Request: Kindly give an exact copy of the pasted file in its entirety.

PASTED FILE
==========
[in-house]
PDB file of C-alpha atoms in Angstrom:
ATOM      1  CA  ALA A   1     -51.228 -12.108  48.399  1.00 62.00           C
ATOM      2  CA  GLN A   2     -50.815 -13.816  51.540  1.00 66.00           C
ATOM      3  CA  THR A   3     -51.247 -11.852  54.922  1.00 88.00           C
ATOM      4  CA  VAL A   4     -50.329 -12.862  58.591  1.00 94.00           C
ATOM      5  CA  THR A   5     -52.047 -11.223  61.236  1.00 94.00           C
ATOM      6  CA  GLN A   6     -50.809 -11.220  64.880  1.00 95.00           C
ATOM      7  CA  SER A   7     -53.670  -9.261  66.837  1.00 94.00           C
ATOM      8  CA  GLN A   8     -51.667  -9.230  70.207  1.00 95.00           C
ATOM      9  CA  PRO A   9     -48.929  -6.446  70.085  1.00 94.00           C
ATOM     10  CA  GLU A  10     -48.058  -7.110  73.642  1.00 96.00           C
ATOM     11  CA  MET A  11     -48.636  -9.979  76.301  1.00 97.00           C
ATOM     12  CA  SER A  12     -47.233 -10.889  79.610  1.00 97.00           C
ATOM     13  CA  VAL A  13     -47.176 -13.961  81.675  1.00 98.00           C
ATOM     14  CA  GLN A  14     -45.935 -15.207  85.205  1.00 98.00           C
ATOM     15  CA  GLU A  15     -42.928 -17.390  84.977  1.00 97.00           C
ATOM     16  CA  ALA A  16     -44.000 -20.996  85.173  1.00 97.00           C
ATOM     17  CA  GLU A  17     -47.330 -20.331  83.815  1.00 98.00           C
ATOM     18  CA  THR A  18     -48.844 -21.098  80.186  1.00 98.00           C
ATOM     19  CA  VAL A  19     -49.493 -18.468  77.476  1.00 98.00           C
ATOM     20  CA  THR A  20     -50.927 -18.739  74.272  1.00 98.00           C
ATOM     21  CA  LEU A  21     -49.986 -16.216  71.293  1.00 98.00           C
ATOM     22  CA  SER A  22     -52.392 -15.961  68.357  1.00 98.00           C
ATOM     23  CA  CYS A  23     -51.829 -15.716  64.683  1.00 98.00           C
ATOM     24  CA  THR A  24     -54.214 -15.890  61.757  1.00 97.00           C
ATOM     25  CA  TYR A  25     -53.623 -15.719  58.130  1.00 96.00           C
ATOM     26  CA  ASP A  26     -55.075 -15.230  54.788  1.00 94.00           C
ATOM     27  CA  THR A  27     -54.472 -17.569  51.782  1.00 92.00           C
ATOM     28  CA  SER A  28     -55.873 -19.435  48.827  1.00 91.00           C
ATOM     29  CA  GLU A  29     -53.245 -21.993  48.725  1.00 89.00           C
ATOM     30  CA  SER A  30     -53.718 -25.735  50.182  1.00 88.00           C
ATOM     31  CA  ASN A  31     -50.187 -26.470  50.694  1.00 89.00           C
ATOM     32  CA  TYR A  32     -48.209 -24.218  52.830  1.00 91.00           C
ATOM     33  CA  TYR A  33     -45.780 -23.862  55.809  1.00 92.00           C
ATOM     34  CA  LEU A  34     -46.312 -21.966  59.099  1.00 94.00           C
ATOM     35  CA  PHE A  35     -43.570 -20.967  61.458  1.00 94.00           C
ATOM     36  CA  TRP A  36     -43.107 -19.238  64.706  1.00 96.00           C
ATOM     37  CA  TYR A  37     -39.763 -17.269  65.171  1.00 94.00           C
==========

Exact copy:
[in-house]
PDB file of C-alpha atoms in Angstrom:
ATOM      1  CA  ALA A   1     -51.228 -12.108  48.399  1.00 62.00           C
ATOM      2  CA  GLN A   2     -50.815 -13.816  51.540  1.00 66.00           C
ATOM      3  CA  THR A   3     -51.247 -11.852  54.922  1.00 88.00           C
ATOM      4  CA  VAL A   4     -50.329 -12.862  58.591  1.00 94.00           C
ATOM      5  CA  THR A   5     -52.047 -11.223  61.236  1.00 94.00           C
ATOM      6  CA  GLN A   6     -50.809 -11.220  64.880  1.00 95.00           C
ATOM      7  CA  SER A   7     -53.670  -9.261  66.837  1.00 94.00           C
ATOM      8  CA  GLN A   8     -51.667  -9.230  70.207  1.00 95.00           C
ATOM      9  CA  PRO A   9     -48.929  -6.446  70.085  1.00 94.00           C
ATOM     10  CA  GLU A  10     -48.058  -7.110  73.642  1.00 96.00           C
ATOM     11  CA  MET A  11     -48.636  -9.979  76.301  1.00 97.00           C
ATOM     12  CA  SER A  12     -47.233 -10.889  79.610  1.00 97.00           C
ATOM     13  CA  VAL A  13     -47.176 -13.961  81.675  1.00 98.00           C
ATOM     14  CA  GLN A  14     -45.935 -15.207  85.205  1.00 98.00           C
ATOM     15  CA  GLU A  15     -42.928 -17.390  84.977  1.00 97.00           C
ATOM     16  CA  ALA A  16     -44.000 -20.996  85.173  1.00 97.00           C
ATOM     17  CA  GLU A  17     -47.330 -20.331  83.815  1.00 98.00           C
ATOM     18  CA  THR A  18     -48.844 -21.098  80.186  1.00 98.00           C
ATOM     19  CA  VAL A  19     -49.493 -18.468  77.476  1.00 98.00           C
ATOM     20  CA  THR A  20     -50.927 -18.739  74.272  1.00 98.00           C
ATOM     21  CA  LEU A  21     -49.986 -16.216  71.293  1.00 98.00           C
ATOM     22  CA  SER A  22     -52.392 -15.961  68.357  1.00 98.00           C
ATOM     23  CA  CYS A  23     -51.829 -15.716  64.683  1.00 98.00           C
ATOM     24  CA  THR A  24     -54.214 -15.890  61.757  1.00 97.00           C
ATOM     25  CA  TYR A  25     -53.623 -15.719  58.130  1.00 96.00           C
ATOM     26  CA  ASP A  26     -55.075 -15.230  54.788  1.00 94.00           C
ATOM     27  CA  THR A  27     -54.472 -17.569  51.782  1.00 92.00           C
ATOM     28  CA  SER A  28     -55.873 -19.435  48.827  1.00 91.00           C
ATOM     29  CA  GLU A  29     -53.245 -21.993  48.725  1.00 89.00           C
ATOM     30  CA  SER A  30     -53.718 -25.735  50.182  1.00 88.00           C
ATOM     31  CA  ASN A  31     -50.187 -26.470  50.694  1.00 89.00           C
ATOM     32  CA  TYR A  32     -48.209 -24.218  52.830  1.00 91.00           C
ATOM     33  CA  TYR A  33     -45.780 -23.862  55.809  1.00 92.00           C
ATOM     34  CA  LEU A  34     -46.312 -21.966  59.099  1.00 94.00           C
ATOM     35  CA  PHE A  35     -43.570 -20.967  61.458  1.00 94.00           C
ATOM     36  CA  TRP A  36     -43.107 -19.238  64.706  1.00 96.00           C
ATOM     37  CA  TYR A  37     -39.763 -17.269  65.171  1.00 94.00           C